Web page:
Suicide is a major public health crisis, and its issues are complex and multifaceted. But one less discussed population that is particularly vulnerable to suicide is veterans. According to the most recent statistics from the U.S. Department of Veteran Affairs, 20 veterans die by suicide every day—that’s one every 65 minutes.
This staggering statistic is cause for concern and requires our collective attention. Let’s take a closer look at why this issue deserves special attention and how we can help those in need.
Types of Mental Health Issues in Veterans
Many different types of mental health issues may affect veterans, including depression, anxiety disorders, PTSD (Post Traumatic Stress Disorder), substance abuse disorders, and sleep disorders. These issues can take a toll on veterans’ physical and emotional well-being. Research has shown that veterans are more likely to experience mental health issues than individuals who have not served in the military.
Managing Depression in Veterans
Depression is a serious issue for many veterans and should not be taken lightly. Fortunately, there are steps that veterans can take to help manage their mental health. Here are just a few tips for managing depression in veterans:
• Seek professional help: Seeing a mental health professional can help you process your feelings and learn coping strategies for managing your depression more effectively.
• Connect with other vets: Joining support groups or connecting with other vets online can provide camaraderie, connection, and understanding from people who share similar experiences.
• Take care of yourself physically: Eating nutritious food, exercising regularly, getting enough sleep, and taking breaks when needed—all these things can help improve your mental state over time.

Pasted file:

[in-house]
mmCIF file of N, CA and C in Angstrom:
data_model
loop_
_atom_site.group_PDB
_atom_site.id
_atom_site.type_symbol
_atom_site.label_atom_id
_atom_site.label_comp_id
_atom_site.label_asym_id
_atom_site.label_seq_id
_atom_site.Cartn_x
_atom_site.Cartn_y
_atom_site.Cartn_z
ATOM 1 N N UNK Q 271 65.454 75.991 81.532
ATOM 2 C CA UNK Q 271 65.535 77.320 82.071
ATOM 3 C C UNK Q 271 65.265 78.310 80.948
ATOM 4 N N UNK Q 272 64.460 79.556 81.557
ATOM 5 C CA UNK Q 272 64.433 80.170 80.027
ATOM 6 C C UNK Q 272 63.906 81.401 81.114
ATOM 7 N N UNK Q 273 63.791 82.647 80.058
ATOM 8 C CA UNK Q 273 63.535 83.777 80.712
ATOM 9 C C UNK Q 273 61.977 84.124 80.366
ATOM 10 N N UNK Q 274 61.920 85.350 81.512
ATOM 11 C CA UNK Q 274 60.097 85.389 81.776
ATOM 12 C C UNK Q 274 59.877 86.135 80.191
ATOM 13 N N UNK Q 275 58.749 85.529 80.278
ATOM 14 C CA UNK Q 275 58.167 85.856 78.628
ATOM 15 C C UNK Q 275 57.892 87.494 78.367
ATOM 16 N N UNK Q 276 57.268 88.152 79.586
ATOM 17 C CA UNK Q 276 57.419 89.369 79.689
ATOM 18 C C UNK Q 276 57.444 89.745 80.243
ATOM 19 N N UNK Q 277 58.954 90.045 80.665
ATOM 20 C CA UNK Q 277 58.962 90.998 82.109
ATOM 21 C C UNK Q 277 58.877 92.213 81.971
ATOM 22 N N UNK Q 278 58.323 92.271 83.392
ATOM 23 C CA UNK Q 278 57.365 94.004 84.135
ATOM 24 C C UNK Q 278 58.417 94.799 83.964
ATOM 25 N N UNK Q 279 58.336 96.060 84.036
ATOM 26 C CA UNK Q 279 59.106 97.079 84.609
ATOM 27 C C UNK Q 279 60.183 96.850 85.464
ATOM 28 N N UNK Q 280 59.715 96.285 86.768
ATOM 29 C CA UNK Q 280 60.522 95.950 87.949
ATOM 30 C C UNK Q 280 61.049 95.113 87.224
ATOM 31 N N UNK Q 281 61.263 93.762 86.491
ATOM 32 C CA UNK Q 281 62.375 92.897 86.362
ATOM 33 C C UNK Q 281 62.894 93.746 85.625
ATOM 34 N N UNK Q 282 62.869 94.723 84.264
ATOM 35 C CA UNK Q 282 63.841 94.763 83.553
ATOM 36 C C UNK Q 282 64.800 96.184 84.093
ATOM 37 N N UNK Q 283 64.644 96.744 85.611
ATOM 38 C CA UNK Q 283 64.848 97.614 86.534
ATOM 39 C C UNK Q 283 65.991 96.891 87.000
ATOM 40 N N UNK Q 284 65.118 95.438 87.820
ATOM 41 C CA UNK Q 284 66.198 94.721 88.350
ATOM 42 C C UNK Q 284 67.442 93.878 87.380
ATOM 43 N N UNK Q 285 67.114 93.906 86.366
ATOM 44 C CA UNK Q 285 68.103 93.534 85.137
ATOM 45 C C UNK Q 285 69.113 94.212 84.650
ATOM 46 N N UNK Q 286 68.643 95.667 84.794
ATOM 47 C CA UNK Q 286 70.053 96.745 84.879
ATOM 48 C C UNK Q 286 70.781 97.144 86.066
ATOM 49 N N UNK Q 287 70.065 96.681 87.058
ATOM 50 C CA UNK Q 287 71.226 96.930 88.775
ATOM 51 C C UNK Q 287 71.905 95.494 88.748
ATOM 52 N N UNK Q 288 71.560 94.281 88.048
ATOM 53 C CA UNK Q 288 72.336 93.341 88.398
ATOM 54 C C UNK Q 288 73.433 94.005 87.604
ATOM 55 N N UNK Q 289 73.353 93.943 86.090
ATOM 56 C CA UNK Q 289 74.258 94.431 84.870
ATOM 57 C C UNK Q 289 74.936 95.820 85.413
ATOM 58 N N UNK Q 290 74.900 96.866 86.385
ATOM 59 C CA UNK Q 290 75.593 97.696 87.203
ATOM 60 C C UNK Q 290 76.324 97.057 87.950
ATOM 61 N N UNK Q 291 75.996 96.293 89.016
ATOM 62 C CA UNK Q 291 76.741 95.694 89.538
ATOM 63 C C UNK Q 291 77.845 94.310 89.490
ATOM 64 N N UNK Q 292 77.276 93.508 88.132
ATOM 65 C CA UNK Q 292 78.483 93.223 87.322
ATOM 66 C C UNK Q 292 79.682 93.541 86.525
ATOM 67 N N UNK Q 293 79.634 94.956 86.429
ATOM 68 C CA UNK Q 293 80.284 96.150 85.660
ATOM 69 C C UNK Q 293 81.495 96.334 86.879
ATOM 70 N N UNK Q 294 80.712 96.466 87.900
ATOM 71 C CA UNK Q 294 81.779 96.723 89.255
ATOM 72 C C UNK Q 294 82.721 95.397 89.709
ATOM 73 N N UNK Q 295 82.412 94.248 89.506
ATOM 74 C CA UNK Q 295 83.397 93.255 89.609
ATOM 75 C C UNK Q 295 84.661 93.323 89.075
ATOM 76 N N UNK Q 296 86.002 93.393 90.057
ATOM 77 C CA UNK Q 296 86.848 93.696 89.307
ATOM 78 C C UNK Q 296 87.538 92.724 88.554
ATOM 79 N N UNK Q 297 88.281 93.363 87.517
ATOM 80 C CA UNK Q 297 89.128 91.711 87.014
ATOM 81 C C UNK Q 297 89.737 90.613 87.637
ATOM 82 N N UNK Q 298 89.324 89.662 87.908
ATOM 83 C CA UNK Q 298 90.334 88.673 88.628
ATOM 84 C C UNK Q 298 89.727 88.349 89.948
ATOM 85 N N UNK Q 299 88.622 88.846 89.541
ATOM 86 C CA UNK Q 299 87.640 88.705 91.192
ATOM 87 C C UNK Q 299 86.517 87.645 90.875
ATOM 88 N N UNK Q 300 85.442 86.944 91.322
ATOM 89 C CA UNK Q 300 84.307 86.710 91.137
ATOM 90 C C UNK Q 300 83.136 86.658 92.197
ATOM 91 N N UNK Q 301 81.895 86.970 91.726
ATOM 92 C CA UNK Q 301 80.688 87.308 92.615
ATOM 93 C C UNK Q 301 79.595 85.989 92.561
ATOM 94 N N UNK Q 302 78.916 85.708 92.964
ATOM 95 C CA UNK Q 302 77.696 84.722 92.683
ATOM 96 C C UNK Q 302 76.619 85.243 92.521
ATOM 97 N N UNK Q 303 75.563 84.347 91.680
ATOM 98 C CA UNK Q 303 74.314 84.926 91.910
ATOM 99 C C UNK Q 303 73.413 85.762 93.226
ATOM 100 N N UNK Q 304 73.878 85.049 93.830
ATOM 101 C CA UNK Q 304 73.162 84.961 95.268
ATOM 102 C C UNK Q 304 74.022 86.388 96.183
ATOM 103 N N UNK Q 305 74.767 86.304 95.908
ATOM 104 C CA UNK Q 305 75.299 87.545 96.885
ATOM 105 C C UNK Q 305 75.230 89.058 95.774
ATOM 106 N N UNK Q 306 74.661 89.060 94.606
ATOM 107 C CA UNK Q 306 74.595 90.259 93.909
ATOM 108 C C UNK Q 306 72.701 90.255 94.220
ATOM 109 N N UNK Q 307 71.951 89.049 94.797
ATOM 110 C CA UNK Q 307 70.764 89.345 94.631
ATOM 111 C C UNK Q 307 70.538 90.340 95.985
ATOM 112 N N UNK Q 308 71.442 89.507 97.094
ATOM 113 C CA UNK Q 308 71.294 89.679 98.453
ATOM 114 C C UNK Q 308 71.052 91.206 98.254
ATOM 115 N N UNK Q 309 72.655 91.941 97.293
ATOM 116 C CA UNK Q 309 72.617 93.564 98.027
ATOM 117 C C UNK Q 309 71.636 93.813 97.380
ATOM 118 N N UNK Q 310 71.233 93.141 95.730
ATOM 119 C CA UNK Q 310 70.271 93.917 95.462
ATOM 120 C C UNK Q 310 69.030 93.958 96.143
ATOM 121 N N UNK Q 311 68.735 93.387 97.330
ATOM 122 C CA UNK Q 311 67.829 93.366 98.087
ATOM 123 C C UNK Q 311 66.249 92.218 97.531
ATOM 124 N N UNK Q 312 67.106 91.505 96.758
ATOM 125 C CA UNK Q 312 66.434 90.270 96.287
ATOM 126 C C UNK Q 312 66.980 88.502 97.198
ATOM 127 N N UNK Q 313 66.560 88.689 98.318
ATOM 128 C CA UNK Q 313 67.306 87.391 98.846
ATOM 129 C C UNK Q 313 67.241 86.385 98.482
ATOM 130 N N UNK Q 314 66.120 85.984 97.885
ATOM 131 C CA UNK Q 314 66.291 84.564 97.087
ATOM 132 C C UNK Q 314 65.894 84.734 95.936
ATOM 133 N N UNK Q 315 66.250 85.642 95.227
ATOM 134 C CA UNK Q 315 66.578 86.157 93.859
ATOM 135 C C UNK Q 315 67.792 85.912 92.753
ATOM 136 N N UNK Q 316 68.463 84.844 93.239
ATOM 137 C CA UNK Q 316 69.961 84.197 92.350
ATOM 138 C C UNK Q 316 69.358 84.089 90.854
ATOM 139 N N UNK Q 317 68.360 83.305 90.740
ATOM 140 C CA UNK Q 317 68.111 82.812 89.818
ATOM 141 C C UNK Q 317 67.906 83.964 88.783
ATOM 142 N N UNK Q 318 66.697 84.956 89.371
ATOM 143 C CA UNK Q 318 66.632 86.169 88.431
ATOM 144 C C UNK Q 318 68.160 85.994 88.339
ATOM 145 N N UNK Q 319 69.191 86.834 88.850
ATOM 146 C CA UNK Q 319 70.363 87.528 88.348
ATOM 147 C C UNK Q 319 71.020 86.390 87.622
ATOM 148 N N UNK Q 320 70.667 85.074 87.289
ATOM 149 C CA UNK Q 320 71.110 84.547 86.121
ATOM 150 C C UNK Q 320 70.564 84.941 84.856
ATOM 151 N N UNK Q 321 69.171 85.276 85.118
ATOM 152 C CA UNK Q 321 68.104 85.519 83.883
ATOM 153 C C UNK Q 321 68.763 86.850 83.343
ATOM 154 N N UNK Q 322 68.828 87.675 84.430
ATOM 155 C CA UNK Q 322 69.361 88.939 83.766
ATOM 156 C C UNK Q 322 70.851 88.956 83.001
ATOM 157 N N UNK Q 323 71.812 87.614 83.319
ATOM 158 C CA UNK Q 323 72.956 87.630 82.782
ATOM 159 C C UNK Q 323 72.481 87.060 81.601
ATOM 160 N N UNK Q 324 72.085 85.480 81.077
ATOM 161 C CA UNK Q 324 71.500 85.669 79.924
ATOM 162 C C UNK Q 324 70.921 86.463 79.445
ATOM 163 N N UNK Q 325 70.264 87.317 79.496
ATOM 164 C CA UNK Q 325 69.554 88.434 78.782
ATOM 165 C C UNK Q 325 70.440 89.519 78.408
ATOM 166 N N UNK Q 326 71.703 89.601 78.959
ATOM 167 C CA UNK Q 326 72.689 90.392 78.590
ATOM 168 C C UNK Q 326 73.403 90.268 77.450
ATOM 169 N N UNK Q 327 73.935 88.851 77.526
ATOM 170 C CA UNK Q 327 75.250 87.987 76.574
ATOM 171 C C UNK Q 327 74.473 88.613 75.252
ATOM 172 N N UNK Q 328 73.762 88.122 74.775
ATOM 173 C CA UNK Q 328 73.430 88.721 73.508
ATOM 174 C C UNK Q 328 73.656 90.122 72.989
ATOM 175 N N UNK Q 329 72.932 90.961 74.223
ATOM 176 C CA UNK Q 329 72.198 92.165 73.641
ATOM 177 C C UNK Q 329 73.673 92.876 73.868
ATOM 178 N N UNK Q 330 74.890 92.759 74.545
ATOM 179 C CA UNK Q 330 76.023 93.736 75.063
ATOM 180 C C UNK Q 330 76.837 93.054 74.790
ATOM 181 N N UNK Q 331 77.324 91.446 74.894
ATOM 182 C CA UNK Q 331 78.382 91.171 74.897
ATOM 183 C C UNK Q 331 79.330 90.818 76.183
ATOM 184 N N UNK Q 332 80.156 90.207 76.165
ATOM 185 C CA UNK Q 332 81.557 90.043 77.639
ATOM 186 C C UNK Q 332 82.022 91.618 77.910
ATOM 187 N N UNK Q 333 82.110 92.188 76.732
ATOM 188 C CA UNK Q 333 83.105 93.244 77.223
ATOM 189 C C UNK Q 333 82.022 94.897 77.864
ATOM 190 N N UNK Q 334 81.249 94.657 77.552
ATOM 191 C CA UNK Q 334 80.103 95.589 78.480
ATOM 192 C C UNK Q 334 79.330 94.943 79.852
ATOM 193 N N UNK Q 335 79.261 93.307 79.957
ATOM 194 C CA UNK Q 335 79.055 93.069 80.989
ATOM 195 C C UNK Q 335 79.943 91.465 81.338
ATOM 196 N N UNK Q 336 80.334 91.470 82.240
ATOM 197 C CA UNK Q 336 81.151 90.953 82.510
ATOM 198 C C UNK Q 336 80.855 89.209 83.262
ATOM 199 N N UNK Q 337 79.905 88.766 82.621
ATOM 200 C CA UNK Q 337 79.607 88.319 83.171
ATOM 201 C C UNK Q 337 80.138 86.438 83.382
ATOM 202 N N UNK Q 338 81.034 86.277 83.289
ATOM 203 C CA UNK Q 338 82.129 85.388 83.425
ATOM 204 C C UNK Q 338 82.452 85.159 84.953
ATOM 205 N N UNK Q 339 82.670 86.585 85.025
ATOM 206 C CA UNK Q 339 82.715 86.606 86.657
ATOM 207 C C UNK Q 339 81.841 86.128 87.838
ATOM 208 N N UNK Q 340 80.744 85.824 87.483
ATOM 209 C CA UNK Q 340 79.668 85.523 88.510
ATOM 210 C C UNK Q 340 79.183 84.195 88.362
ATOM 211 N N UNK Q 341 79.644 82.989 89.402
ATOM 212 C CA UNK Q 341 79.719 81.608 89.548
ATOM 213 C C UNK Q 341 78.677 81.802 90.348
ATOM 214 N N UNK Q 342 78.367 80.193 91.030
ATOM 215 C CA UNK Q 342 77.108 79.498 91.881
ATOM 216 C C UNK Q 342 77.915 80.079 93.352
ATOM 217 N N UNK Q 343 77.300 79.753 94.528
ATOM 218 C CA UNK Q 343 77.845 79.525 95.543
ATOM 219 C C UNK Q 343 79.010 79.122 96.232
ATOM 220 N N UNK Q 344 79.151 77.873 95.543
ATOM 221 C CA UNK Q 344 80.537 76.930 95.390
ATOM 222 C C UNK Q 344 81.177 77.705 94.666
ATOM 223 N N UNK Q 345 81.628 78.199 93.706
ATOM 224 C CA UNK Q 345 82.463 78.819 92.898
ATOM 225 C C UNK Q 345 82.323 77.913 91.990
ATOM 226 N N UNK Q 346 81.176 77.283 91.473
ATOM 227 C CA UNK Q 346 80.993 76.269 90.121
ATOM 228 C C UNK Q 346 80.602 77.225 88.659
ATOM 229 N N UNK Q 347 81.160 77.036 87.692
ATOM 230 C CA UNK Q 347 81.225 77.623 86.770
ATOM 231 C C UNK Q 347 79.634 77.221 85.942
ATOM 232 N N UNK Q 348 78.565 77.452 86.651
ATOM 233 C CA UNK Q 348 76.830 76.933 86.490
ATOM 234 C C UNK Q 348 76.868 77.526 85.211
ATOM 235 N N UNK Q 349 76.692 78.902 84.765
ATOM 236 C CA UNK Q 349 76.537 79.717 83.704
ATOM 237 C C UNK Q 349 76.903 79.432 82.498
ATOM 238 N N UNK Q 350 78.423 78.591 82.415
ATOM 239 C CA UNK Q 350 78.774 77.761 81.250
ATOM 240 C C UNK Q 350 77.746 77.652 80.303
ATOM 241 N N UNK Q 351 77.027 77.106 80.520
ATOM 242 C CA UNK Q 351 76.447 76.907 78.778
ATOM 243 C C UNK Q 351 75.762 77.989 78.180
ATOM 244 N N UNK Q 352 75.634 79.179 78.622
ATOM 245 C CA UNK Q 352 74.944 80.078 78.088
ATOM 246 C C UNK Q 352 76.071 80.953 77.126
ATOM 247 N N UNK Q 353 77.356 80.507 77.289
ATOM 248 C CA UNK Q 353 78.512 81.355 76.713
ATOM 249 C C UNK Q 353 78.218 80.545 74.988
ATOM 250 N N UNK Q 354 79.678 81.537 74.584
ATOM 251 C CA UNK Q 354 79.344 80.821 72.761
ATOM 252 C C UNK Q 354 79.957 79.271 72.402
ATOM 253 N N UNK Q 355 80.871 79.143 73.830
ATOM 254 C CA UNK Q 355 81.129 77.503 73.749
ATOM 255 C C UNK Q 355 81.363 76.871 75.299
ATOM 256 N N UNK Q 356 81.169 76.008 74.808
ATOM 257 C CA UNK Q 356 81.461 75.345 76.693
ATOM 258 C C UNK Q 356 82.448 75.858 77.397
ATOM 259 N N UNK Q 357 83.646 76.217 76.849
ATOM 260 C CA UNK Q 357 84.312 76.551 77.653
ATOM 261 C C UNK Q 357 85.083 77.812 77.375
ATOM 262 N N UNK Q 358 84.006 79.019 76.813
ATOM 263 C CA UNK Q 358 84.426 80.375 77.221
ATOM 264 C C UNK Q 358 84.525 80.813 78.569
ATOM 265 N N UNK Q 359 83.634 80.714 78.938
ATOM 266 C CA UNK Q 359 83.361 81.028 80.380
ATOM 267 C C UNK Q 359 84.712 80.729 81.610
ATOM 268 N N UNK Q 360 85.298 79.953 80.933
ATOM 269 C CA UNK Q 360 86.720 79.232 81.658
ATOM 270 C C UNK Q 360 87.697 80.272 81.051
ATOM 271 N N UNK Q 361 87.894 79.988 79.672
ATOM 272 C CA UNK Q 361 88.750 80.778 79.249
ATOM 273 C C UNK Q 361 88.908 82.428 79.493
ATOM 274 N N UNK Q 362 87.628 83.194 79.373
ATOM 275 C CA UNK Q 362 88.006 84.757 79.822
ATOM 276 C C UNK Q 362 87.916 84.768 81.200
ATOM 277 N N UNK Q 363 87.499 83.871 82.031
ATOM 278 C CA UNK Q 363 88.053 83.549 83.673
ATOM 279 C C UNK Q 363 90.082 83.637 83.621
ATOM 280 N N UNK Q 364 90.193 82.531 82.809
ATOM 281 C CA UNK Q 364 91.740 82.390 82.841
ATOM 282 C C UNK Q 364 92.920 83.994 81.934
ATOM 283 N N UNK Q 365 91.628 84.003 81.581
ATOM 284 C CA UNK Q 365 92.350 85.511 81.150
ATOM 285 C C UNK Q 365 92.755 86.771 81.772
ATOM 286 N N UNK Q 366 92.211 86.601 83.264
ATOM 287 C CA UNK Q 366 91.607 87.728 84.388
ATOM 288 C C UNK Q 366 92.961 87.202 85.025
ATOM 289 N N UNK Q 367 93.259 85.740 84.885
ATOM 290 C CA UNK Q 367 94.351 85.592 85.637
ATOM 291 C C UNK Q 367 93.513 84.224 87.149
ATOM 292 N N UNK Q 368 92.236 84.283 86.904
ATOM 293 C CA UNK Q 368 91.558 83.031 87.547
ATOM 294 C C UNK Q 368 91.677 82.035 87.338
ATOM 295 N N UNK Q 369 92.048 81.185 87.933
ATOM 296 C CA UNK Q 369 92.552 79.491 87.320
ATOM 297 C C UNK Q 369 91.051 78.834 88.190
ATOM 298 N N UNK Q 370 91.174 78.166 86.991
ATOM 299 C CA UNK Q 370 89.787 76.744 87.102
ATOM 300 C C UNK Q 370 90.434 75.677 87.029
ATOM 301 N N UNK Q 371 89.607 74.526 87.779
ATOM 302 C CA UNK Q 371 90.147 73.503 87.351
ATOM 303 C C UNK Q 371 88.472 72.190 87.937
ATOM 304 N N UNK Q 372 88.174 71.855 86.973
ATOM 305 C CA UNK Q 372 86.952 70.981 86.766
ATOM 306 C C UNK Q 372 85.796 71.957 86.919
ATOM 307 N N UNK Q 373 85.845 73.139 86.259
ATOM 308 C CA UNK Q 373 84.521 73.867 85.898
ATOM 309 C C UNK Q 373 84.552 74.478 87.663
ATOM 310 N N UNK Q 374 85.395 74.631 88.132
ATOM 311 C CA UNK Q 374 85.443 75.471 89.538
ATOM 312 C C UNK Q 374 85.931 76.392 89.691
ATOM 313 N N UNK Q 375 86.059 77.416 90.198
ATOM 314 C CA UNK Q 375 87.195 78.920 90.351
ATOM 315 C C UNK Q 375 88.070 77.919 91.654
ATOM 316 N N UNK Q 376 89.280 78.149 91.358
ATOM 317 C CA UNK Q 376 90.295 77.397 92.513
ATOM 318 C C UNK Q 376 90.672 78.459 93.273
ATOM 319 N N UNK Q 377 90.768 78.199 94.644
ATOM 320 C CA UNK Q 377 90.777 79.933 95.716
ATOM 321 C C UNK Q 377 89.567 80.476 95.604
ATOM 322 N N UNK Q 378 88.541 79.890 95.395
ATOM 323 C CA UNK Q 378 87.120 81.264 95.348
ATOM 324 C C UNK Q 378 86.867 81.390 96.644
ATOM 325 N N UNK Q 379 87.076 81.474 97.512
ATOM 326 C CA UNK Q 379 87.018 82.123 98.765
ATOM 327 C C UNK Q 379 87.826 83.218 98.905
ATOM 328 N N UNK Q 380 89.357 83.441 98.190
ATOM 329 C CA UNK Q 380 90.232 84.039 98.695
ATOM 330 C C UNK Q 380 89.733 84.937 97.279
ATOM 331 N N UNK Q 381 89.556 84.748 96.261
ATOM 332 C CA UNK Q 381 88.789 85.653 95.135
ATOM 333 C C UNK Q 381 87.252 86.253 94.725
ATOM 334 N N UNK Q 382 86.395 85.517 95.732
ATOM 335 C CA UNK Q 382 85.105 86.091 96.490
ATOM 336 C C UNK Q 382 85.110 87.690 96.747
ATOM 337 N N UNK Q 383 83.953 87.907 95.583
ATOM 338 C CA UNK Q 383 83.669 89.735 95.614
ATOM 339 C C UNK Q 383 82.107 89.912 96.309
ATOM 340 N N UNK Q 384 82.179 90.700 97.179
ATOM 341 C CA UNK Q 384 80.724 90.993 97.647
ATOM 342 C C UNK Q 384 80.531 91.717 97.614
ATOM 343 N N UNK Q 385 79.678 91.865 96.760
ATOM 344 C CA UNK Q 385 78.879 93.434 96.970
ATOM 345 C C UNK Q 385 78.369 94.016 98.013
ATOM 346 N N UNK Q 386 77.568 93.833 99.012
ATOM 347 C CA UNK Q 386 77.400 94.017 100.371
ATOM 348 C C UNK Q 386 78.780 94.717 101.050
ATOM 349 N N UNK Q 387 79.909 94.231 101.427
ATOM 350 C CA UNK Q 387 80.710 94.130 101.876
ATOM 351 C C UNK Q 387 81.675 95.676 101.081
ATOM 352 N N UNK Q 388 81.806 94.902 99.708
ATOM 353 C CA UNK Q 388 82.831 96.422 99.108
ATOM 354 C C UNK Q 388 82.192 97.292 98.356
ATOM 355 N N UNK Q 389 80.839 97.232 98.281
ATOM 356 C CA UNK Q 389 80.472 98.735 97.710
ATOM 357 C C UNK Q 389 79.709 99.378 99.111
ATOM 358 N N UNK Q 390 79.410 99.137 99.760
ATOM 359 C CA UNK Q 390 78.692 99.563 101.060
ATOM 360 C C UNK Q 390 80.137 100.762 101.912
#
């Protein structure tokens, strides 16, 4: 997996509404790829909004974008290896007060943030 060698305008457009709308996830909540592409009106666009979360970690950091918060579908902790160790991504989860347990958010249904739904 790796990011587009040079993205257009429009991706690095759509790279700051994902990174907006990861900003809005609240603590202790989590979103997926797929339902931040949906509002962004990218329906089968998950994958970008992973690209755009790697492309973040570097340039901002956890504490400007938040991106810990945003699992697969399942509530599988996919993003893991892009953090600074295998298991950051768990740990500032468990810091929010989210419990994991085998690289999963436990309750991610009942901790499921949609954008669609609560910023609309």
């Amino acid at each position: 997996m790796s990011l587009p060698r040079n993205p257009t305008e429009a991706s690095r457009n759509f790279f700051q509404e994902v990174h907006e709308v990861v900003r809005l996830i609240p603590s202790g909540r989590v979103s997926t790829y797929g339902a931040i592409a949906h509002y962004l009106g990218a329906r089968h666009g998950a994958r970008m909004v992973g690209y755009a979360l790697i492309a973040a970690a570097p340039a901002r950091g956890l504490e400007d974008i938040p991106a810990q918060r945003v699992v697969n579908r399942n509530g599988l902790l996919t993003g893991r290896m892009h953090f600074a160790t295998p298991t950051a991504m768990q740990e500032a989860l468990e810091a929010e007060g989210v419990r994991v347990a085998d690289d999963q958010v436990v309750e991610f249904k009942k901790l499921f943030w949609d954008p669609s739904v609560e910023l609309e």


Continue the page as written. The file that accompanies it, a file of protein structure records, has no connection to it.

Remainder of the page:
• Find purpose: Having something meaningful to do each day—whether volunteering at a local charity or pursuing an educational goal—can help give you focus while providing an outlet for stress relief.
Why Veterans Are Vulnerable to Suicide
There are many factors that can lead veterans to take their own lives, including physical and mental health conditions, as well as social and financial issues. Mental health problems such as post-traumatic stress disorder (PTSD), depression, anxiety, and substance abuse are all potential contributors to veteran suicide.
Physical injuries or illnesses can also factor in, particularly when they cause chronic pain or disability. Social factors such as isolation from family and friends can also play a role. Financial struggles caused by unemployment or underemployment due to military service-related disabilities may also contribute to the risk of suicide among veterans.
It is important that veterans have access to quality mental health care within their communities to receive treatment earlier rather than later when symptoms become more acute and challenging to manage. In addition, making sure that veteran families are aware of available resources and services can be an effective way of helping them access care more quickly and easily before issues become unmanageable or life-threatening situations arise.
The military culture, while invaluable in its own way, also carries with it certain stigmas around seeking help—especially when it comes to mental health issues like PTSD or depression, which are seen as signs of weakness or failure among members of the military community. It is important for everyone—including family members, friends, co-workers, and employers—to be mindful of these stigmas so that those who need help feel comfortable coming forward without fear of judgment or repercussions from their peers or superiors.
Veteran suicide is an issue that needs urgent attention in our society today. It affects not only those who have served but their families and communities as well. As we strive to create better resources for those who have served our country, we must consider the variety of factors that can lead a veteran down this path; physical health concerns, mental health issues, social isolation, financial struggles, etc……
By providing accessible resources such as free mental healthcare services through government organizations like the VA or support groups from organizations like NAMI, we can help reduce this tragic trend. Hence, no veteran has to suffer alone any more than they already have had to!